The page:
The pairing of this simile of salt with the condemnation of the indifferent rich gives us cause for pause. Common salt is set in opposition to the isolating and selfish effects of wealth. Everything that heightens our senses and makes us more aware of our surroundings is good. Everything that isolates us from our neighbor, everything which deadens our awareness of others may lead us away from just solutions. Think Lazarus and the rich man. Throughout sacred scripture, we are reminded over and over that “You shall not exploit your neighbor. You shall not commit robbery. You shall not withhold overnight the wages of your laborer.” Ignore these warnings at your own peril because just as we brought nothing into the world, we shall not be able to take anything out.
Are you living a bland, boring life? Are you subjected to the bland leading the bland? What seasons your life? Communities dedicated to social justice are often referred to as “salt and light” because they try to spread a sense of justice to penetrate, activate and change life. They also may irritate the powerful.
Salt is good. But we do not want to become hoarders keeping salt warehouse or its beneficial wealth for ourselves like some rich person in the Bible or on Wall Street. Instead, Jesus wants us to become salt shakers adding spice to the lives of others around us. Imagine if the rich man had shared a little of his salt, his food and his money with Lazarus at his gates. He would have been spared from the irritating and burning fires of hell and would have been the example to save his family before he was condemned.
Never lose your saltiness. Our lives and our communities would become good for nothing. “If salt becomes insipid, with what will you restore its flavor? Keep salt in yourselves and you will have peace with one another.”
Every sacrifice we offer – and the days of Lenten sacrifice are only a week away – must be salted with salt. The purifying and preservative use of salt in food and the refinement of fire are comparable to the spiritual life of the disciples of Jesus. Our engagement in piety, study and action are meant to add spice to our lives. And our spiritual life is not something that exists separate and apart from the rest of our life.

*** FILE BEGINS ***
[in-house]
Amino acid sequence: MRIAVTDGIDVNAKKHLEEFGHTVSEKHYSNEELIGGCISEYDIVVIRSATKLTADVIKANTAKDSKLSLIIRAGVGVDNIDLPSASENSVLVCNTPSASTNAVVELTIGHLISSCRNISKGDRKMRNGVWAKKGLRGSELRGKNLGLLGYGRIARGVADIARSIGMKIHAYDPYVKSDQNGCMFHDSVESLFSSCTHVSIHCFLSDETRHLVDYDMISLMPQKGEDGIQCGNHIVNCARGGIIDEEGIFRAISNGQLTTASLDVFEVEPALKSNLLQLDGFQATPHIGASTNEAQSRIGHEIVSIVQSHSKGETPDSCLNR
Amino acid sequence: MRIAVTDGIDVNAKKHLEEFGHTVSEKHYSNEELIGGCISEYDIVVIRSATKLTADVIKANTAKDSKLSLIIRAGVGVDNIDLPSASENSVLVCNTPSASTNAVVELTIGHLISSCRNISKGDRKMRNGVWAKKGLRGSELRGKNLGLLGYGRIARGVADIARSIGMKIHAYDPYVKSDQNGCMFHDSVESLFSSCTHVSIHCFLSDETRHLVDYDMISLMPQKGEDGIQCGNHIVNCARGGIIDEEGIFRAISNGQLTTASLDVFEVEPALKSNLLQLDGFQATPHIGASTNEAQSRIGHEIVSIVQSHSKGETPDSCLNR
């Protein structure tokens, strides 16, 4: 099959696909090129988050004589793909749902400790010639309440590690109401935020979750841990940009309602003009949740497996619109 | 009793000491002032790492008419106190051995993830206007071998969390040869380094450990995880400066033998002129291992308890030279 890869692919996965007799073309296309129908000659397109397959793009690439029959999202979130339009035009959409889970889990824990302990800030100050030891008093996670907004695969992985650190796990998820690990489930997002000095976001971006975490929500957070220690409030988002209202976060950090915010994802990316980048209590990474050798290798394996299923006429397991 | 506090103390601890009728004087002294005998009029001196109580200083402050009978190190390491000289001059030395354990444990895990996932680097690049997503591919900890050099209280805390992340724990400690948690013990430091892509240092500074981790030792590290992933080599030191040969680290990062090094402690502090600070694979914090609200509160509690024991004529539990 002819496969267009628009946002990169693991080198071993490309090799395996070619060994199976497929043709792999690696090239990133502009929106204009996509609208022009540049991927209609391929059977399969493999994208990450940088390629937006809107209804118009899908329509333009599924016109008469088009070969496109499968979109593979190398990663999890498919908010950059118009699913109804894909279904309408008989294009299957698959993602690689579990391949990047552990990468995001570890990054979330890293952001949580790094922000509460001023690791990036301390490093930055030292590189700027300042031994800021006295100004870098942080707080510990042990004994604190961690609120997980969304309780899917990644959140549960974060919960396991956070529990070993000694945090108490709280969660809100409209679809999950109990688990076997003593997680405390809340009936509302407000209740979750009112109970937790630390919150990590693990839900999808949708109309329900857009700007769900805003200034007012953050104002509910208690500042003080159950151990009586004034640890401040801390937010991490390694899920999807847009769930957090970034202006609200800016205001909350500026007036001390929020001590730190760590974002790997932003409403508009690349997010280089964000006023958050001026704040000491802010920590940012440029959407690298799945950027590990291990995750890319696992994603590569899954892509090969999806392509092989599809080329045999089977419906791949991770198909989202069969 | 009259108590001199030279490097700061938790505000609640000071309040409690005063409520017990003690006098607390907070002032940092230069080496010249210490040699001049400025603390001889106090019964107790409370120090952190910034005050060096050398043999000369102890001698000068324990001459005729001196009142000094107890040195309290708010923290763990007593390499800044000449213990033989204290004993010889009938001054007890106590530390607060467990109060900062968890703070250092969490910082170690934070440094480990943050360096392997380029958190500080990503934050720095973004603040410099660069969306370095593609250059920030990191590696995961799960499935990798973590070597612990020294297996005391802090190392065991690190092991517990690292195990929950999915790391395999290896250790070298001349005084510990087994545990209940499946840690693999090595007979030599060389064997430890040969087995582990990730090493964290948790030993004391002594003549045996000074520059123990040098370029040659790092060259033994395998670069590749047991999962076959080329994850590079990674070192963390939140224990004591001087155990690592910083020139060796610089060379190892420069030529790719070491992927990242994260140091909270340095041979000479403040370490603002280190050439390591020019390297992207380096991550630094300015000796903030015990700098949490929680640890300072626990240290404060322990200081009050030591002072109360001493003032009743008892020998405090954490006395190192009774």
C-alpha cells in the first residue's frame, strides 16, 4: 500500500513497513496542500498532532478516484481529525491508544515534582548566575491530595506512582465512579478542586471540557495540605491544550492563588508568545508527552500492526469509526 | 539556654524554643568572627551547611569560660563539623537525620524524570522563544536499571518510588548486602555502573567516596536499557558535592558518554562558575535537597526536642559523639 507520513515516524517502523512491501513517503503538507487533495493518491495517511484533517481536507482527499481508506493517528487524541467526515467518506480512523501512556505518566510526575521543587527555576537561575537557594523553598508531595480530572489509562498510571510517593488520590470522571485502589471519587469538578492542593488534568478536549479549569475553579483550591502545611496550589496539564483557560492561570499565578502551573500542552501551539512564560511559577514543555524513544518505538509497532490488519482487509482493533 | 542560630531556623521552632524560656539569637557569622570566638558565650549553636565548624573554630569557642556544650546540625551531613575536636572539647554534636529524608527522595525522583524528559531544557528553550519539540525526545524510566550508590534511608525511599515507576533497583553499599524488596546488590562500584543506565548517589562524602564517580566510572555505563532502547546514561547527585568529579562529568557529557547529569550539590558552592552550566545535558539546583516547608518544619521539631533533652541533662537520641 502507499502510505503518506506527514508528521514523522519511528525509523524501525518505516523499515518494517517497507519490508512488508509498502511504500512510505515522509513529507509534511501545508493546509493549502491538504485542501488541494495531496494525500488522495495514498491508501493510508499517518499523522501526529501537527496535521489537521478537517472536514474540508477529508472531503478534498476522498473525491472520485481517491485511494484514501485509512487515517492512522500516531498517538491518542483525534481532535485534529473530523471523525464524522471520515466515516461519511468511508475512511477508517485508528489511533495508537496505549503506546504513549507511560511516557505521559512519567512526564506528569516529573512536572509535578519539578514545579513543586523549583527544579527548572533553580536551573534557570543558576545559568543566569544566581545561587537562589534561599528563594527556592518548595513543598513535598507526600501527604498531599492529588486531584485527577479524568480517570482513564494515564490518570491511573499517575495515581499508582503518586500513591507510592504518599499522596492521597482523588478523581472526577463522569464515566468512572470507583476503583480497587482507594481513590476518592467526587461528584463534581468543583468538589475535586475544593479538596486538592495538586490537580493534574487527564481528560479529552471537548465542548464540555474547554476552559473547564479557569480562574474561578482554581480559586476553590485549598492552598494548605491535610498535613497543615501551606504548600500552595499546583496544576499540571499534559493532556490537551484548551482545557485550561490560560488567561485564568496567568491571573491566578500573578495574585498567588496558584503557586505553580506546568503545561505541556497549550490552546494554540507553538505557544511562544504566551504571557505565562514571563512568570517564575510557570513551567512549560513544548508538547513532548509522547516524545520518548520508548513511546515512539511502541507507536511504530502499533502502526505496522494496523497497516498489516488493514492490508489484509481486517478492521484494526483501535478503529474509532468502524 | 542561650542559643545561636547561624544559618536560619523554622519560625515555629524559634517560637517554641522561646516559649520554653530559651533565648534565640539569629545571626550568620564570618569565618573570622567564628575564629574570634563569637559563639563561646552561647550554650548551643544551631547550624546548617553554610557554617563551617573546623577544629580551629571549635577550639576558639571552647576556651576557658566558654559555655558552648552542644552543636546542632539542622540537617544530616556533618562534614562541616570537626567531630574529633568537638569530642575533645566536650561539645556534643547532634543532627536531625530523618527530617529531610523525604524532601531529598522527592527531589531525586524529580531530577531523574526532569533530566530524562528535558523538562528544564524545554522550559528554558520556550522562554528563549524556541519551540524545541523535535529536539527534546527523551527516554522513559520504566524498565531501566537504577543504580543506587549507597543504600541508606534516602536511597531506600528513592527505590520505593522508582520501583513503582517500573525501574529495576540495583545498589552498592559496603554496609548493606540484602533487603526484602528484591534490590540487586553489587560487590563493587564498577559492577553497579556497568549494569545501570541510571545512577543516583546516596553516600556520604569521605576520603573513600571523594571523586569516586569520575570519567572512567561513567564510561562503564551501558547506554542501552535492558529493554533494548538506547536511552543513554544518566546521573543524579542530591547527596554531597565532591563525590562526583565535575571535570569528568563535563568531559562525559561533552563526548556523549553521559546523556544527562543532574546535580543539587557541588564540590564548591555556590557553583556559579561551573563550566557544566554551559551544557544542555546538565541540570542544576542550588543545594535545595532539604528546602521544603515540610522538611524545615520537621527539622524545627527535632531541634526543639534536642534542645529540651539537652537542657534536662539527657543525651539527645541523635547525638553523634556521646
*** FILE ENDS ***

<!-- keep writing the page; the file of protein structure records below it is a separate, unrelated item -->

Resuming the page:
What will salt your experience today? How will you be made more aware of the plight of the poor surrounding you? How can you be the salt shaker sharing the experience of the Good News with others?
Pass the Salt.
Wednesday, February 26, 2014
By Colleen O’Sullivan
Come now, you who say, “Today or tomorrow we shall go into such and such a town, spend a year there doing business, and make a profit” – you have no idea what your life will be like tomorrow. You are a puff of smoke that appears briefly and then disappears. Instead you should say, “If the Lord wills it, we shall live to do this or that.” (James 4:13-15)
Take, Lord, and receive all my liberty,
my memory, my understanding,
and my entire will,
all I have and call my own.
You have given all to me.
To you, Lord, I return it.
Everything is yours; do with it what you will.
Give me only your love and your grace,
that is enough for me.
(Suscipe, St. Ignatius of Loyola)
Decades ago, Lord, you, who knew me before you formed me in my mother’s womb, called me into being. For as long as I can remember, you have gone before me, just like the pillar of cloud or of fire, always there, frequently turning around, beckoning me to follow. And what a journey it has been!